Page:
Four parks shut, govt says bird flu cases limited to a few areas
With bird flu confirmed in the national capital, the Delhi government’s animal husbandry department has advised government agencies to take precautionary measures at parks and water bodies in their jurisdictions. While more dead birds were found on Monday and samples were taken from various parts of the city for testing, no decision has been taken on the closure of parks as yet.
As on Monday evening, four parks — Sanjay Lake, Hastsal district park, Dwarka Sector 9 park (all maintained by the DDA) and the Central Park in Mayur Vihar Phase 2 (maintained by the East civic body) — were closed to the public.
Ten of the over 110 samples sent to various laboratories have tested positive for avian influenza on Monday morning. While eight came positive in the morning, two more positive reports reached by Monday evening.
A senior animal husbandry official said, “So far, the infection has been restricted to a few pockets. Therefore, there is no need to close all parks. We have asked agencies to close parks where samples have tested positive for bird flu.”
The eight samples that tested positive were the ones of dead crows and ducks picked up from Sanjay Lake park in Mayur Vihar Phase 2, Dwarka Sector 9 and Mayur Vihar Phase 3.
Government agencies such as the Delhi Development Authority (DDA), New Delhi Municipal Council (NDMC), the three municipal corporations, and the Archaeological Survey of India (ASI), which are in charge of major parks and water bodies in the city said a majority of parks continue to remain open to public and they are closely monitoring the situation. As on Monday, only Sanjay Lake and Hastsal district park have been closed to the public.
After the government confirmed bird flu in the Capital, culling of live birds was initiated from 8am on Monday in Sanjay Lake Park in Mayur Vihar Phase 2. Culling in more areas will follow soon, one of the officials said.
The NDMC has restricted the entry of visitors near the duck corner at Lodhi Gardens, while at the seven biodiversity parks under the DDA, people have been advised to avoid going near the water body and birds.
“We are yet to decide whether to close parks. As of now, we have only restricted entry of visitors near the enclosed duck corner at the Lodhi Gardens and our veterinary doctor is monitoring the situation. The duck corner has been cordoned off and we have sprayed a lime solution in and around the enclosure to reduce chances of the virus infection. Nehru Park is open; however, public have been advised not to go near birds,” a senior NDMC official said, requesting anonymity.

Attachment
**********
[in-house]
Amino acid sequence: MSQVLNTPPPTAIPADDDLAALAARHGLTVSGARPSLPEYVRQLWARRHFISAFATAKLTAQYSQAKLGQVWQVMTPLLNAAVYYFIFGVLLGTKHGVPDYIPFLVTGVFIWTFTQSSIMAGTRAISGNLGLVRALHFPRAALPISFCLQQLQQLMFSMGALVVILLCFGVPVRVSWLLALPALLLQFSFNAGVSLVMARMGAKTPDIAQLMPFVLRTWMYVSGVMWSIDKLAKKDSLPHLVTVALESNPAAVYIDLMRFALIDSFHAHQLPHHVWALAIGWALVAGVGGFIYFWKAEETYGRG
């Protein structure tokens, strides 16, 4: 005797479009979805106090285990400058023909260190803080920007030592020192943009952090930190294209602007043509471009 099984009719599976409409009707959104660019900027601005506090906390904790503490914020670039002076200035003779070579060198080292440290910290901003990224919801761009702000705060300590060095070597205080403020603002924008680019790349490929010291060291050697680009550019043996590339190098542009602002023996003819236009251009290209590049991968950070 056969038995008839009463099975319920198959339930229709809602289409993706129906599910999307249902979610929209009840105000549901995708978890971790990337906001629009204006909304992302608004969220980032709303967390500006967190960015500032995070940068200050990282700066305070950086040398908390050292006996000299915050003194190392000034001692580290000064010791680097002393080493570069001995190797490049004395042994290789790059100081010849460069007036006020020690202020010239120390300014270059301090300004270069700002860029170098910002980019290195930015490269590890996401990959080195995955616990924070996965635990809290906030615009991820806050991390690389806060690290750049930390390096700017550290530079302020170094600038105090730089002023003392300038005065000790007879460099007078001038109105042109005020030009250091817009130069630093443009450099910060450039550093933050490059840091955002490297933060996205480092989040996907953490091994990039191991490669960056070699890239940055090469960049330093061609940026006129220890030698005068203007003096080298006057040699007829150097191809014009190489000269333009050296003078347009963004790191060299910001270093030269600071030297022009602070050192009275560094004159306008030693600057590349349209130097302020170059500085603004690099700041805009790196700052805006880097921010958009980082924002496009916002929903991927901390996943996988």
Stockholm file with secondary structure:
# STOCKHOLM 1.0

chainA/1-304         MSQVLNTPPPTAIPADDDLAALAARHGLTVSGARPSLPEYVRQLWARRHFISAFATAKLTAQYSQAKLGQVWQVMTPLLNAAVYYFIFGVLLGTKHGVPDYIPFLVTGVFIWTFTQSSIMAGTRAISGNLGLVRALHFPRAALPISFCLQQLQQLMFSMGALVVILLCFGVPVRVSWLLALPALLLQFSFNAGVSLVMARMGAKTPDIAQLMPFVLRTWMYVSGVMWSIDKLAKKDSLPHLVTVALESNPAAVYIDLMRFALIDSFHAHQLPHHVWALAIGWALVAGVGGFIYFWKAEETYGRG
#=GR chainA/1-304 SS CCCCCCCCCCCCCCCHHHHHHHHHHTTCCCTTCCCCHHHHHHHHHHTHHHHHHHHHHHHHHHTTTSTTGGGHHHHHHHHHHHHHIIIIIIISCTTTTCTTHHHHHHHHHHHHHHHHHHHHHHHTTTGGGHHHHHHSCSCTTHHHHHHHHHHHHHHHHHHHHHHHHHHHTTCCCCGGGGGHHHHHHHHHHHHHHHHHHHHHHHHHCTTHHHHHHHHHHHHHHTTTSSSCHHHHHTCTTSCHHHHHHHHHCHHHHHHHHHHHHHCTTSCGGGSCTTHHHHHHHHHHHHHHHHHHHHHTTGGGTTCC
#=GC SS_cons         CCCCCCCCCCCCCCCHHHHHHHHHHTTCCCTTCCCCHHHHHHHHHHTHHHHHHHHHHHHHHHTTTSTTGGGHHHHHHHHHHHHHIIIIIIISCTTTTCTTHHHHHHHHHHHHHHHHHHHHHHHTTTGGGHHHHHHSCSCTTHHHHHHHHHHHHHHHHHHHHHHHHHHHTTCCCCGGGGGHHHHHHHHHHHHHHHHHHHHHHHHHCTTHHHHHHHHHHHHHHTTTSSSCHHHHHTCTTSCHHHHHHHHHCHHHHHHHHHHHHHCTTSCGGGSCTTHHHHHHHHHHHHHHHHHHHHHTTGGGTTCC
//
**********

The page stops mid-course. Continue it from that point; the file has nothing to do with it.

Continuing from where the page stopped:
The central public works department (CPWD), which maintains a few parks such as the Buddha Jayanti Park, said that it has not closed any of the parks as yet.
“The DDA district park in Dwarka’s Sector 9 was closed to the public after samples of two dead crows tested positive for avian influenza,” a senior DDA official said. With this, three DDA parks were shut, as on Monday evening.
Scientists at the DDA biodiversity parks said they are monitoring the health of migratory birds since December 28 and no carcass has been found so far. Teams have been formed in each biodiversity park to monitor the situation. “We have put up advisories near water bodies asking people to stay away, though no flu case or dead bird has been found in any of the parks,” said Faiyaz Khudsar, a scientist at the biodiversity parks.
He added, “We have a functional ecosystem which is very complex. Pathogens usually don’t survive in such a complex ecosystem. We have a lot of migratory birds and the situation is under control.”
The Archaeological Survey of India (ASI) also maintains green spaces near heritage sites. On Sunday, six birds were found dead at the Red Fort and two at Jantar Mantar. A senior ASI official said, “We have not got any advisory from the Centre or the Delhi government on closing parks. The samples from Red Fort and Jantar Mantar have been sent for testing.”
Sunder Nursery, one of Delhi’s popular heritage parks, continues to remain open as no case has been found there. Ratish Nanda, CEO of the Aga Khan Trust for Culture that maintains the park, said, “We are actively monitoring birds in Nizamuddin-Sunder Nursery area on a real-time basis. At the slightest sign of trouble, we will take all required steps to safeguard visitors.”
At Naini lake in Model Town, a popular boating destination, the North Delhi Municipal Corporation has asked visitors to not go near the duck enclosure.
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